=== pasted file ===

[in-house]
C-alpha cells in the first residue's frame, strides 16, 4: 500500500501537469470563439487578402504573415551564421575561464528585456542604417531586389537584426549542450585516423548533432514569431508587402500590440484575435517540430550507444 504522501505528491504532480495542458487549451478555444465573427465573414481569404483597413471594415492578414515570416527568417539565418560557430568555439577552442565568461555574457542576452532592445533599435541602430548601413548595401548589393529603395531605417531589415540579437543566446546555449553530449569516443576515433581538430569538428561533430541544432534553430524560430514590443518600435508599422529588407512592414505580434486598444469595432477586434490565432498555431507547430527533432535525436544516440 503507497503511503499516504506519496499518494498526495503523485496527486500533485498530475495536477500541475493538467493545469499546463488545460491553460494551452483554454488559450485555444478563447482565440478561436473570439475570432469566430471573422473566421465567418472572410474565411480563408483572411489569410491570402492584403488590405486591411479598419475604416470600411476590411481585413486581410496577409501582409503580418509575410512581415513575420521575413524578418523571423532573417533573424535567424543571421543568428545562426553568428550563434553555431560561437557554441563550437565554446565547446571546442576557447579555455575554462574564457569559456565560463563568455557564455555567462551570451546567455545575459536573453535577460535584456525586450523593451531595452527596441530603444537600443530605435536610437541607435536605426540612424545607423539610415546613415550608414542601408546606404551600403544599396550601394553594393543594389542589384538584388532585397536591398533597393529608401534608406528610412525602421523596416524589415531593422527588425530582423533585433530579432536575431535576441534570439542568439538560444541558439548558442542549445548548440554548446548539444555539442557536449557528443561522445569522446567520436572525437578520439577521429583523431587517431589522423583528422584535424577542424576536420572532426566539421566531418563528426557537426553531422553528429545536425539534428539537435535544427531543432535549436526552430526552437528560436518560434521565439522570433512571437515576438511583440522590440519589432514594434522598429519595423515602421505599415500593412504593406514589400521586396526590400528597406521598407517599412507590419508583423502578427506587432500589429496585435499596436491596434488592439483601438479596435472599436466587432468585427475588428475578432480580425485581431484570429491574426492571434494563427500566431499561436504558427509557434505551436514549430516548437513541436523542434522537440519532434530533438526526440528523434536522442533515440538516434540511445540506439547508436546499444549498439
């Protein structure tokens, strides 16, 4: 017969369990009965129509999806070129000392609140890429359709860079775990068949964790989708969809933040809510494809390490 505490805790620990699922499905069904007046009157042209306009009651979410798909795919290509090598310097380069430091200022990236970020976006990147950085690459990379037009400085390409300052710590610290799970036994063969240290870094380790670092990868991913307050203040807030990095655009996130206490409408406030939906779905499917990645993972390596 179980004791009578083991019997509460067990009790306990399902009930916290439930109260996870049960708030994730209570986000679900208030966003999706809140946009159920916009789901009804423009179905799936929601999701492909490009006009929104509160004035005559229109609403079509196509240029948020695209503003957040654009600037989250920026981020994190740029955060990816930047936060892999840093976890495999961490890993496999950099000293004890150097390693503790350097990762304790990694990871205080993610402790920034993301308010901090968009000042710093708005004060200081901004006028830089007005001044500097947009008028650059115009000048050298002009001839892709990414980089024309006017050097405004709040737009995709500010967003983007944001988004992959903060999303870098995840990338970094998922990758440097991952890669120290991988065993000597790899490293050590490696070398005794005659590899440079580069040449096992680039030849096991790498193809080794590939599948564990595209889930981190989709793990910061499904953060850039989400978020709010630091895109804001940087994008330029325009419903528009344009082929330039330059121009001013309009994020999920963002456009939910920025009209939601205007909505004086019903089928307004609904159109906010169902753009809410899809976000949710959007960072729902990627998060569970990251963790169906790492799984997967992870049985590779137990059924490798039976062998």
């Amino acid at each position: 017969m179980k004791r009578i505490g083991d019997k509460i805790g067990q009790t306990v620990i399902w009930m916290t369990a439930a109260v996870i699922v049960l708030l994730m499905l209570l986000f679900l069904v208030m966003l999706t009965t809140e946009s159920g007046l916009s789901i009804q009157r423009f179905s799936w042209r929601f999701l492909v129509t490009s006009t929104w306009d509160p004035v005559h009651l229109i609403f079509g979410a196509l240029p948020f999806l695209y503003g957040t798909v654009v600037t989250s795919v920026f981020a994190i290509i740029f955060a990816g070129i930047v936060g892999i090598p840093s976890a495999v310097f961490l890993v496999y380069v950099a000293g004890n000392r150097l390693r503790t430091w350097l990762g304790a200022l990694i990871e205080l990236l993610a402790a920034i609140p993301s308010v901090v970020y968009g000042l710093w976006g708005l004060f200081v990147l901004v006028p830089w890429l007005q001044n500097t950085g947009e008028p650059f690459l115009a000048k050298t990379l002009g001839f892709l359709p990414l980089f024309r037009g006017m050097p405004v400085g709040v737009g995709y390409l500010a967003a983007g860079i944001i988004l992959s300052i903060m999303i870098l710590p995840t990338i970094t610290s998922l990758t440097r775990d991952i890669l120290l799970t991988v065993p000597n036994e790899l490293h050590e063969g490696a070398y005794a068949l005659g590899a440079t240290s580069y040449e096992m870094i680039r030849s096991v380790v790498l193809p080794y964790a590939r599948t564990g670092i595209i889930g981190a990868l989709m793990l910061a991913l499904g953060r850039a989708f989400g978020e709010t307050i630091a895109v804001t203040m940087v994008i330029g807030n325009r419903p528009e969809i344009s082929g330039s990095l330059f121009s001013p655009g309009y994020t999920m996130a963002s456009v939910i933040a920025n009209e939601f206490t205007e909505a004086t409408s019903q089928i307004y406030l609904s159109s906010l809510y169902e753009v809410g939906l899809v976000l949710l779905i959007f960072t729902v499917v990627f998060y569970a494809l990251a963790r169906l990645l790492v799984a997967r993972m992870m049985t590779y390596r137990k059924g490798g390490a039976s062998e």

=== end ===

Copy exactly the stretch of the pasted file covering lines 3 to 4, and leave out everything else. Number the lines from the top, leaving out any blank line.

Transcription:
């Protein structure tokens, strides 16, 4: 017969369990009965129509999806070129000392609140890429359709860079775990068949964790989708969809933040809510494809390490 505490805790620990699922499905069904007046009157042209306009009651979410798909795919290509090598310097380069430091200022990236970020976006990147950085690459990379037009400085390409300052710590610290799970036994063969240290870094380790670092990868991913307050203040807030990095655009996130206490409408406030939906779905499917990645993972390596 179980004791009578083991019997509460067990009790306990399902009930916290439930109260996870049960708030994730209570986000679900208030966003999706809140946009159920916009789901009804423009179905799936929601999701492909490009006009929104509160004035005559229109609403079509196509240029948020695209503003957040654009600037989250920026981020994190740029955060990816930047936060892999840093976890495999961490890993496999950099000293004890150097390693503790350097990762304790990694990871205080993610402790920034993301308010901090968009000042710093708005004060200081901004006028830089007005001044500097947009008028650059115009000048050298002009001839892709990414980089024309006017050097405004709040737009995709500010967003983007944001988004992959903060999303870098995840990338970094998922990758440097991952890669120290991988065993000597790899490293050590490696070398005794005659590899440079580069040449096992680039030849096991790498193809080794590939599948564990595209889930981190989709793990910061499904953060850039989400978020709010630091895109804001940087994008330029325009419903528009344009082929330039330059121009001013309009994020999920963002456009939910920025009209939601205007909505004086019903089928307004609904159109906010169902753009809410899809976000949710959007960072729902990627998060569970990251963790169906790492799984997967992870049985590779137990059924490798039976062998």
């Amino acid at each position: 017969m179980k004791r009578i505490g083991d019997k509460i805790g067990q009790t306990v620990i399902w009930m916290t369990a439930a109260v996870i699922v049960l708030l994730m499905l209570l986000f679900l069904v208030m966003l999706t009965t809140e946009s159920g007046l916009s789901i009804q009157r423009f179905s799936w042209r929601f999701l492909v129509t490009s006009t929104w306009d509160p004035v005559h009651l229109i609403f079509g979410a196509l240029p948020f999806l695209y503003g957040t798909v654009v600037t989250s795919v920026f981020a994190i290509i740029f955060a990816g070129i930047v936060g892999i090598p840093s976890a495999v310097f961490l890993v496999y380069v950099a000293g004890n000392r150097l390693r503790t430091w350097l990762g304790a200022l990694i990871e205080l990236l993610a402790a920034i609140p993301s308010v901090v970020y968009g000042l710093w976006g708005l004060f200081v990147l901004v006028p830089w890429l007005q001044n500097t950085g947009e008028p650059f690459l115009a000048k050298t990379l002009g001839f892709l359709p990414l980089f024309r037009g006017m050097p405004v400085g709040v737009g995709y390409l500010a967003a983007g860079i944001i988004l992959s300052i903060m999303i870098l710590p995840t990338i970094t610290s998922l990758t440097r775990d991952i890669l120290l799970t991988v065993p000597n036994e790899l490293h050590e063969g490696a070398y005794a068949l005659g590899a440079t240290s580069y040449e096992m870094i680039r030849s096991v380790v790498l193809p080794y964790a590939r599948t564990g670092i595209i889930g981190a990868l989709m793990l910061a991913l499904g953060r850039a989708f989400g978020e709010t307050i630091a895109v804001t203040m940087v994008i330029g807030n325009r419903p528009e969809i344009s082929g330039s990095l330059f121009s001013p655009g309009y994020t999920m996130a963002s456009v939910i933040a920025n009209e939601f206490t205007e909505a004086t409408s019903q089928i307004y406030l609904s159109s906010l809510y169902e753009v809410g939906l899809v976000l949710l779905i959007f960072t729902v499917v990627f998060y569970a494809l990251a963790r169906l990645l790492v799984a997967r993972m992870m049985t590779y390596r137990k059924g490798g390490a039976s062998e």